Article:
Friday, March 6, 2009

Weasel words from Keith Sherin

Keith Sherin is the CFO of General Electric.  He was just interviewed on CNBC.  I have only seen highlights of the interview.  

Anyway here is just one of the money quotes – courtesy the CNBC website.

"We have an incredibly strong liquidity position," Sherin told CNBC.  "We've got $45 billion of cash; we have no triggers that we could see that would have any call on our cash in the short term."

Read it again.  It does not say that they do not have ratings triggers.  It does not say what rating the triggers cash in at and how much.  In fact it says nothing really.  Weasel words.

Ok – I got a single challenge.  General Electric’s old insurance company wrote AAA rated guaranteed investment contracts (or GICs).  GICs were standard for AAA rated insurance companies and were written at Ambac, MBIA and AIG.  In all those cases they caused trouble – potentially parent company liquidity trouble in the MBIA and AIG cases.

The GIC contracts almost always contain ratings triggers that require collateral to be posted on certain rating declines.  

The assets backing the GIC contracts and old annuity obligations are about 5 billion underwater (see note 9 in the GE annual report).  There is almost certainly a rating trigger.  That trigger (undisclosed and obscured by Sherin) might cause $5 billion in liquidity call.

Can we have a disclosure as to what the trigger is rather than a statement that the ratings triggers we have we can’t see causing us a problem?


In the interview Keith Sherin talked about how transparency would restore confidence in GE and then proceeded to hide behind weasel words.

This does not inspire confidence.

Are there more ratings triggers than the GIC one?  I have no idea as there is no disclosure.

Sherin's weasel words continue a fine tradition.


babar ganesh said...

is the $5B number (liquidity call) a guessed or known number?

John Hempton said...

A highly educated - and probably accurate - guess.

But it is a guess. The disclosure is non-existent.

And I have no idea if it is the only ratings trigger - because if it is then the whole issue is trivial.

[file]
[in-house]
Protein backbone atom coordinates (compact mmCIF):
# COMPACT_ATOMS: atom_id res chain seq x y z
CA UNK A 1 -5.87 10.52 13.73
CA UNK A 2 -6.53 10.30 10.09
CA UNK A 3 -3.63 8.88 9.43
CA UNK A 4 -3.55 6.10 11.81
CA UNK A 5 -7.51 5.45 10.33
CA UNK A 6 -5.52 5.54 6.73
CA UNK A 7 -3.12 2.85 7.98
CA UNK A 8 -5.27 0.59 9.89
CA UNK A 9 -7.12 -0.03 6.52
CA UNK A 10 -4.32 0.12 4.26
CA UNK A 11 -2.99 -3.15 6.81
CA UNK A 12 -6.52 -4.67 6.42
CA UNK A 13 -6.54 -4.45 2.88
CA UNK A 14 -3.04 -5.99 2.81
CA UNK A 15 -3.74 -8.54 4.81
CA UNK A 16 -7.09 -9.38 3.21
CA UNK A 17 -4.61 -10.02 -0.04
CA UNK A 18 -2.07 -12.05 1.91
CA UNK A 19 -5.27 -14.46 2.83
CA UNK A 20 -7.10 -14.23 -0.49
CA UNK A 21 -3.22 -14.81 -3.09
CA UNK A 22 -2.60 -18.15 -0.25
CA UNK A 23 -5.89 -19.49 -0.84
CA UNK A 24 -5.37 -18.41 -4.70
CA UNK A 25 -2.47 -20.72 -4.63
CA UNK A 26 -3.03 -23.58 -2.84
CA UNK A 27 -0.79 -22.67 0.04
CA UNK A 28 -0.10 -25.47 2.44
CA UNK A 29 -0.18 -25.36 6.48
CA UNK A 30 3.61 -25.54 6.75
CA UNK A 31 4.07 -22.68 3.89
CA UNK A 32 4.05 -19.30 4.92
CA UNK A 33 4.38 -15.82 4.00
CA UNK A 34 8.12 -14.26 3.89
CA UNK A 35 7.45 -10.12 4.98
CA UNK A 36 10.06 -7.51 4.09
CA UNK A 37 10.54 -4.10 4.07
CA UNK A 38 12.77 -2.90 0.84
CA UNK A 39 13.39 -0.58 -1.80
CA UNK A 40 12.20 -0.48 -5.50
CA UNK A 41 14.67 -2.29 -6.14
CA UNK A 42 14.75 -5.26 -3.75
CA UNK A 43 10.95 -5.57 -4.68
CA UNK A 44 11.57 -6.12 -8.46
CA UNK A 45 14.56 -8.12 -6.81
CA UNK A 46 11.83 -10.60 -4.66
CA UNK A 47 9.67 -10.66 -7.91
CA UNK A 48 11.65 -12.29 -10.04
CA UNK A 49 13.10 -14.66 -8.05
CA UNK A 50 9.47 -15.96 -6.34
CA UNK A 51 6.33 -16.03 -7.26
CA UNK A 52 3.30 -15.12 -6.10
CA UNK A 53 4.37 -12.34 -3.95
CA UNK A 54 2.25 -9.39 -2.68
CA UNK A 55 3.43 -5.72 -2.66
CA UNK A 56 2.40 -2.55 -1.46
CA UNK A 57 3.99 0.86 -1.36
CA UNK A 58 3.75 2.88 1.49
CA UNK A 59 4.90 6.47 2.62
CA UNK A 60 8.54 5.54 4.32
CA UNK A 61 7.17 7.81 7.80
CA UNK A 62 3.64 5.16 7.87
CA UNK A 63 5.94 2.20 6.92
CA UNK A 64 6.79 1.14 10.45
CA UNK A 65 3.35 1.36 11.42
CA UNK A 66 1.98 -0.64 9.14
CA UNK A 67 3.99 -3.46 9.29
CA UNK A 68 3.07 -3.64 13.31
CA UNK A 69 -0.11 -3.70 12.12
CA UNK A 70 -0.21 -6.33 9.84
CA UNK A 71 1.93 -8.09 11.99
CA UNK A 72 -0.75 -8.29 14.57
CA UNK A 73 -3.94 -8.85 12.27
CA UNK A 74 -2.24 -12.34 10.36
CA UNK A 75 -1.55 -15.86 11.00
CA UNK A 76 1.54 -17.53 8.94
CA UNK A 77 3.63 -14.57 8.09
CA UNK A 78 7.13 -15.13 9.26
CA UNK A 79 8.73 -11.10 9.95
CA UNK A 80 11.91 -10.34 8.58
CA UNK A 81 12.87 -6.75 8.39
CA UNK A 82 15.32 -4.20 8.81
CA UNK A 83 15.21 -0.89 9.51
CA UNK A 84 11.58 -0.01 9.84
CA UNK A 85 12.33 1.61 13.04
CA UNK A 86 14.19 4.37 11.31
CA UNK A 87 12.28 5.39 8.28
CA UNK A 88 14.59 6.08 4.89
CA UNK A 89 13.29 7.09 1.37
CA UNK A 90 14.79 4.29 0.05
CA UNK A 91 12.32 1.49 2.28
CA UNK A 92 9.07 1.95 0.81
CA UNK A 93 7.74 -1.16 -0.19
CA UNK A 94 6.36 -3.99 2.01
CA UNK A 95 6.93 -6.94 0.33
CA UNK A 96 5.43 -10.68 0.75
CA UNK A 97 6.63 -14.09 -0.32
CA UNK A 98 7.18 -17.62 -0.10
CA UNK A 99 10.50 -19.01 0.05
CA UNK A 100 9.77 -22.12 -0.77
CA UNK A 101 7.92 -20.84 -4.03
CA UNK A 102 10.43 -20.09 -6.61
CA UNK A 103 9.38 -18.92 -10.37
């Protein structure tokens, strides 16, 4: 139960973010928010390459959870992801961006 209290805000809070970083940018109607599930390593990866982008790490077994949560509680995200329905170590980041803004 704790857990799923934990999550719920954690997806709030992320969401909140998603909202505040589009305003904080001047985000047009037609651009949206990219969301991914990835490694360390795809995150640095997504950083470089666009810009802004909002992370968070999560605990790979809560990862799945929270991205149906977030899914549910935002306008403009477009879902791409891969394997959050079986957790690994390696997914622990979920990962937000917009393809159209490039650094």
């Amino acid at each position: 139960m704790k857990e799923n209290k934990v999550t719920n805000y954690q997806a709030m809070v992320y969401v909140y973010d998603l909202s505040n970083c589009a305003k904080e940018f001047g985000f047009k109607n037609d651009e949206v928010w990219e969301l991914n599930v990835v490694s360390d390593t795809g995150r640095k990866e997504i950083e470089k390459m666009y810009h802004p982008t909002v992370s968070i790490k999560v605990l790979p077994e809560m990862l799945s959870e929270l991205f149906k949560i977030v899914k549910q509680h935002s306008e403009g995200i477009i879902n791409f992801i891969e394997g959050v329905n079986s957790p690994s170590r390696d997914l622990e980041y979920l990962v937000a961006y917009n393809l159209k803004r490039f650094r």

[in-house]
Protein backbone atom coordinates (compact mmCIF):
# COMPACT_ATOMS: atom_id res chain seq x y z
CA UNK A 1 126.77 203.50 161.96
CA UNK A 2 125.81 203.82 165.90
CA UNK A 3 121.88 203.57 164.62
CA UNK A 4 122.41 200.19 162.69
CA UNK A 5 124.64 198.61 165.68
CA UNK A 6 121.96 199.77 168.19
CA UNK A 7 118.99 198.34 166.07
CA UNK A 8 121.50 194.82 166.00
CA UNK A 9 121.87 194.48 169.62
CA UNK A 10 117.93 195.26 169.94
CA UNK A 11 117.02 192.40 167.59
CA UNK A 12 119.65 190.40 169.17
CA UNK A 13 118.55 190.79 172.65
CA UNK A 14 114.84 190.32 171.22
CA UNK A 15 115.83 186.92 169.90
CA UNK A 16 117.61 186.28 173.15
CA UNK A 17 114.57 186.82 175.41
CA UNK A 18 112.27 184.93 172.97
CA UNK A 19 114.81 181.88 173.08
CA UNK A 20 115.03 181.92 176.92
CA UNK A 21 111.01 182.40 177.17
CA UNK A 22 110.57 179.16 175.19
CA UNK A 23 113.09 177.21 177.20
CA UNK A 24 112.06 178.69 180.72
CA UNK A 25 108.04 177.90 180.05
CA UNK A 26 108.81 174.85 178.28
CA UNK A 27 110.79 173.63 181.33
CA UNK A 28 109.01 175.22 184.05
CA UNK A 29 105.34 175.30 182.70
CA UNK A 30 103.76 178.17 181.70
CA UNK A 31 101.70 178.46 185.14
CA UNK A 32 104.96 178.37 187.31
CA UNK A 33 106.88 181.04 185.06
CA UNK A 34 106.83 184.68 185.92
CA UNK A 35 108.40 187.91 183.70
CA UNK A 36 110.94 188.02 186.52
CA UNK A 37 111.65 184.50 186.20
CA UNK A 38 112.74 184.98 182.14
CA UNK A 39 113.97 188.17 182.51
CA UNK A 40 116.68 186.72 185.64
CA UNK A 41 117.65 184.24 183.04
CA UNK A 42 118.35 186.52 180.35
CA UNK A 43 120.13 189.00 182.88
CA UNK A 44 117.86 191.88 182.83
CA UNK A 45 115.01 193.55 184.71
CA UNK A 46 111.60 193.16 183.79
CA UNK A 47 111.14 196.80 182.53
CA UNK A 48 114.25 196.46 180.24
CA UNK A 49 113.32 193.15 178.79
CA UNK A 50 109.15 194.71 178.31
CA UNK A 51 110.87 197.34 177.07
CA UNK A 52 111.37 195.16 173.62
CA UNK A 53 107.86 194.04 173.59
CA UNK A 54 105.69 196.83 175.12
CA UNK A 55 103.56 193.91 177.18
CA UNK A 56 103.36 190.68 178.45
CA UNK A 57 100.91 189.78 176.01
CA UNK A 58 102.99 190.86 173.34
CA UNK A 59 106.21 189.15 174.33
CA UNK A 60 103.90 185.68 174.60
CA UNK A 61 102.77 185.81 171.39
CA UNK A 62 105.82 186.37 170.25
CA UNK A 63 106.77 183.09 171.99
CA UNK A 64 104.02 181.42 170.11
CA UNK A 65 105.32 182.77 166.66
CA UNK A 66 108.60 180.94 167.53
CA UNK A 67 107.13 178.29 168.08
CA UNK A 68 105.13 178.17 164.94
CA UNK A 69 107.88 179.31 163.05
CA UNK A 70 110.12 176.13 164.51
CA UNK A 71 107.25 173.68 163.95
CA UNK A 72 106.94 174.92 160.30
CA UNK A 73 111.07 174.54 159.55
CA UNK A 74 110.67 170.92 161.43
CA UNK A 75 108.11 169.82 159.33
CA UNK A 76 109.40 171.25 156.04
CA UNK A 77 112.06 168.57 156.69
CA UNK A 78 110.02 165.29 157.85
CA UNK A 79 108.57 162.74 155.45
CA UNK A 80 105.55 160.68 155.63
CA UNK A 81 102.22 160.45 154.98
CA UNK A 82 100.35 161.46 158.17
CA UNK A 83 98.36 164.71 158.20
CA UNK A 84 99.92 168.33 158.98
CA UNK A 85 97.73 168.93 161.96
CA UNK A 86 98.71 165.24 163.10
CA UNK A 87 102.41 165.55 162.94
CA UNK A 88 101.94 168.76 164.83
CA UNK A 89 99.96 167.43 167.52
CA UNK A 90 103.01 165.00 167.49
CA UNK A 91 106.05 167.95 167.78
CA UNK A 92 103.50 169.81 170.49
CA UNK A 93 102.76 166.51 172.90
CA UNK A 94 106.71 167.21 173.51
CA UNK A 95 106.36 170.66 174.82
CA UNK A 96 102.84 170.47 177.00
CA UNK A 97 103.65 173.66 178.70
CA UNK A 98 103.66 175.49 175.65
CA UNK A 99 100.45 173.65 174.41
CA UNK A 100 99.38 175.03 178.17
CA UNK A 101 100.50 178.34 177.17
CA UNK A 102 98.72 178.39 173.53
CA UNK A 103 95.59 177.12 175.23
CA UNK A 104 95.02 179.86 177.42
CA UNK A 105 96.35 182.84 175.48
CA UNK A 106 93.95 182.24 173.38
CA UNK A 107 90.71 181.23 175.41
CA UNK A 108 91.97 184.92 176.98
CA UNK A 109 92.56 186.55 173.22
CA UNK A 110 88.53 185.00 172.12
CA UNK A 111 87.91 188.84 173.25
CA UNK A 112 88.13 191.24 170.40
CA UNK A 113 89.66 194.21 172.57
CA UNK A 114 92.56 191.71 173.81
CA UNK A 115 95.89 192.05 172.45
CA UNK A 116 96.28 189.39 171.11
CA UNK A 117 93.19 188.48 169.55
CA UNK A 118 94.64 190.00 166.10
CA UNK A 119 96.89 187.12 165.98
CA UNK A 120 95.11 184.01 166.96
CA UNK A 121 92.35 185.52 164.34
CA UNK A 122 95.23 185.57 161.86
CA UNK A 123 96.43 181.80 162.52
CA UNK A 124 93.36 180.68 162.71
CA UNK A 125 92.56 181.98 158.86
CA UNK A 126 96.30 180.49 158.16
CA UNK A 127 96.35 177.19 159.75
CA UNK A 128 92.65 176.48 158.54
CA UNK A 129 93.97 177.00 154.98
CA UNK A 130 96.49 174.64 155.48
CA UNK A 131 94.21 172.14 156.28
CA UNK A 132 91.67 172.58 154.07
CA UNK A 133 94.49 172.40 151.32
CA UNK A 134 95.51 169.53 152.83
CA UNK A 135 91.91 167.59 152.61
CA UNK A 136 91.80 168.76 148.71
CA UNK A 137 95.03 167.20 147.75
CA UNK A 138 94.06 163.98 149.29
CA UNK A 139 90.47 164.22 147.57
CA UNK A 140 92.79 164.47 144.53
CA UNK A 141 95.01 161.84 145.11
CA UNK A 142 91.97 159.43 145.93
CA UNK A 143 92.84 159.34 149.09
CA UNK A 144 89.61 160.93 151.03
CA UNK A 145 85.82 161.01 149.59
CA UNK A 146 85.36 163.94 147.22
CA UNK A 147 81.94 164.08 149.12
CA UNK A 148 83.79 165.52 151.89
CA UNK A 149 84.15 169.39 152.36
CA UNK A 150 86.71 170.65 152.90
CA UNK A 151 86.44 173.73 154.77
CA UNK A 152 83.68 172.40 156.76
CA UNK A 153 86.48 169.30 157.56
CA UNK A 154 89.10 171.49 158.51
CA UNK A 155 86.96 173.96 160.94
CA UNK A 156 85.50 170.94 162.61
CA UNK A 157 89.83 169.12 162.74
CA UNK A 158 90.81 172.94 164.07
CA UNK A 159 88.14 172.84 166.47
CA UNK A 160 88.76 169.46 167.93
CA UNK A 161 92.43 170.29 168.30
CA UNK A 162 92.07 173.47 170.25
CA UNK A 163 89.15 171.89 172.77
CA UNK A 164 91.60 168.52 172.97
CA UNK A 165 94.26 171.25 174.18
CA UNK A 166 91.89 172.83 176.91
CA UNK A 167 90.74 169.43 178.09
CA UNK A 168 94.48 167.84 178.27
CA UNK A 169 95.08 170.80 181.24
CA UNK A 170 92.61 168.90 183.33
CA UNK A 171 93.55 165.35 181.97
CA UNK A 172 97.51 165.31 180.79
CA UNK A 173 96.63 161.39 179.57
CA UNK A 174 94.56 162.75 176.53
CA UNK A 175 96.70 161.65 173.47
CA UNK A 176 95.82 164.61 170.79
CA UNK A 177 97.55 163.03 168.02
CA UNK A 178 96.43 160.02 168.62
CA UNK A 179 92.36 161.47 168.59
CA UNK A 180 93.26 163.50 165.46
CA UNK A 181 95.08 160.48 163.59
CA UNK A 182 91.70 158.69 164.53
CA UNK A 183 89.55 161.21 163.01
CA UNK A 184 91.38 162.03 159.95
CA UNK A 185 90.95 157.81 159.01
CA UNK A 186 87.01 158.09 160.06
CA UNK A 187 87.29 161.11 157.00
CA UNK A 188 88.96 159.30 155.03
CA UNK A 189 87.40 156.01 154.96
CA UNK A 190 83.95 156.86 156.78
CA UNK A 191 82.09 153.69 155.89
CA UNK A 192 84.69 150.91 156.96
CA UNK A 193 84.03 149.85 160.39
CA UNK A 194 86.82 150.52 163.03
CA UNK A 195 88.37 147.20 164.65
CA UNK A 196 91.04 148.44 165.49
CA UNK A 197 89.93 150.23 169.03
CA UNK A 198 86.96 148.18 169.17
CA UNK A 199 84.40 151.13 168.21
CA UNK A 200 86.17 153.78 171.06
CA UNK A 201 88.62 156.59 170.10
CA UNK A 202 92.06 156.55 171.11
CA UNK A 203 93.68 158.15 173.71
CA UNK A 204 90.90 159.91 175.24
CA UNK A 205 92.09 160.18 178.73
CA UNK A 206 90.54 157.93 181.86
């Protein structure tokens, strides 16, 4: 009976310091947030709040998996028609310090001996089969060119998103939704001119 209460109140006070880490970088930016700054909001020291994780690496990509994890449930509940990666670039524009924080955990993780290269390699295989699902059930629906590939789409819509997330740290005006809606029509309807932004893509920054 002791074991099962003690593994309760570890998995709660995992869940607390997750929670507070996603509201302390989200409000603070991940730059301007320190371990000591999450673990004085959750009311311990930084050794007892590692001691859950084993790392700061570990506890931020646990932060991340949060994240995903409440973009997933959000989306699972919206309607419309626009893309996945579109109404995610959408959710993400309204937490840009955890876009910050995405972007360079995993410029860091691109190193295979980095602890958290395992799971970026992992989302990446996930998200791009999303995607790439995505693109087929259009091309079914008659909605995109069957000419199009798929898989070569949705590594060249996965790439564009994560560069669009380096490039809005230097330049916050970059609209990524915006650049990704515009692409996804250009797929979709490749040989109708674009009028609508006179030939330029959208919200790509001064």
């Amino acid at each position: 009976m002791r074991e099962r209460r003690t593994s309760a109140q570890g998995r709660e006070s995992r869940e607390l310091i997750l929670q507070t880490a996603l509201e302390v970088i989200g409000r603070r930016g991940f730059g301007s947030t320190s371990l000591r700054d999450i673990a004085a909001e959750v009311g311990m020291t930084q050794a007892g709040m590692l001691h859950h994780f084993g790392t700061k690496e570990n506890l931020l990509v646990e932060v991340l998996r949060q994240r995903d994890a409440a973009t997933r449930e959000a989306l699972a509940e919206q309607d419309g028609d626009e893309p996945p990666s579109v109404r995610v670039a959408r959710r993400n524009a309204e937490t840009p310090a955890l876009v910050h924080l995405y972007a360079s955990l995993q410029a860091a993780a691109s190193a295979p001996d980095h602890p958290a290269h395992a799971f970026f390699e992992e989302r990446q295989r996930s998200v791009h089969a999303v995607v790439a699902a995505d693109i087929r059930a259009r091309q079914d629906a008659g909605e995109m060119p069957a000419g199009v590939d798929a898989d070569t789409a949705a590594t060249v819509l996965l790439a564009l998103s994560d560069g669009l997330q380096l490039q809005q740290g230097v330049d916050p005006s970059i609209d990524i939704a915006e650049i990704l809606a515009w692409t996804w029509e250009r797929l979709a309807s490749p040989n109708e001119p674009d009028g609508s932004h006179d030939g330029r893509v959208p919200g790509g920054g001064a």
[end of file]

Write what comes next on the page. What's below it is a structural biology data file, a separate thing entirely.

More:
And if it is not... then there are undisclosed problems.

The CFO did not help ups out.


Gino Caputo said...

Ok...but aside for the ratings trigger, isn't the more important issue solvency relative to the equity value being placed by the market. Equity holders can live with a ratings downgrade from a AAA undoubtful rating to something lower but still investment grade. From what I've seen, there is very little risk of insolvency (not even contemplated from my view) and if that is the case the market price is suggesting GE is no longer viewed as a going concern.

Anonymous said...

When looking at the situation from 30.000 feet, it seems that 1) slashing the dividend 2)point to surplus cash (as opposed to solvency) and 3) roll-out of CFO all over to communicate = growing desperation.

dWj said...

What I've read elsewhere is that GE is subject to $8 billion in calls if their rating drops below AA- (i.e. to A+ or below). I believe I saw this at fortune online, but I'm not able to find a source for this right now.

Anonymous said...


This certainly seems to be following the established pattern of a government takeover.

Step 1 - "shocking" decline in stock price.

Step 2 - Management insistence that dividend is safe and the company is "strong".

Step 3 - Cut Dividend

Step 4 - CFO comes out to say that everything is fine, don't look here ... Hey isn't that a T-Rex standing over your shoulder...

Step 5 - government "bailout"

Step 6 - stock goes below $1

Is this not time to get really, really short?

Anonymous said...


If a rating downgrade triggers very big collateral calls that can kill a company dead in no time. GE says they have $45b in cash, but if they have to post $50b in collateral after a downgrade default happens uless they get support. This brought AIG to it's current pitiful state and almost killed Ambac as well. If default is followed by creditors seizing assets or outright bankruptcy GE will be toast and shareholders can forget about getting anything, regardless what the book value is.

That's why it is absolutely essential that GE either be sure of it's AAA (fat chance) or assures everyone the collateral problem is managable.

Anonymous said...

"Various debt instruments, guarantees and covenants would require posting additional capital or collateral in the event of a ratings downgrade, but none are triggered if our ratings are reduced to AA-/Aa3 or A-1+/P-1 or higher."

it's disclosed and in more detail than last year.
on top of not seeing them below aa-, they have 34b in insurance liabilities and 41b backing it up. why would you post collateral?

agree that sherin's demeanor on video is a good enough reason to sell. he's more convincing on the phone and whoever thought of putting him on tv needs a flogging. or to buy 50k more shares.

Anonymous said...

The more I read the quote the less I like it. He doesn't say that they the have no trigger that they can see, he says that they have no trigger that they "could" see ("could" being a bad combination of past tense and conditional). Sounds like once sometime back they looked, saw no triggers, and didn't dare look again. Then, the last part of the quote "in the short term" allows for the final 'out'; if a trigger occurs, say next week, he can just say that that was past the "short term" he was talking about. Sheesh.

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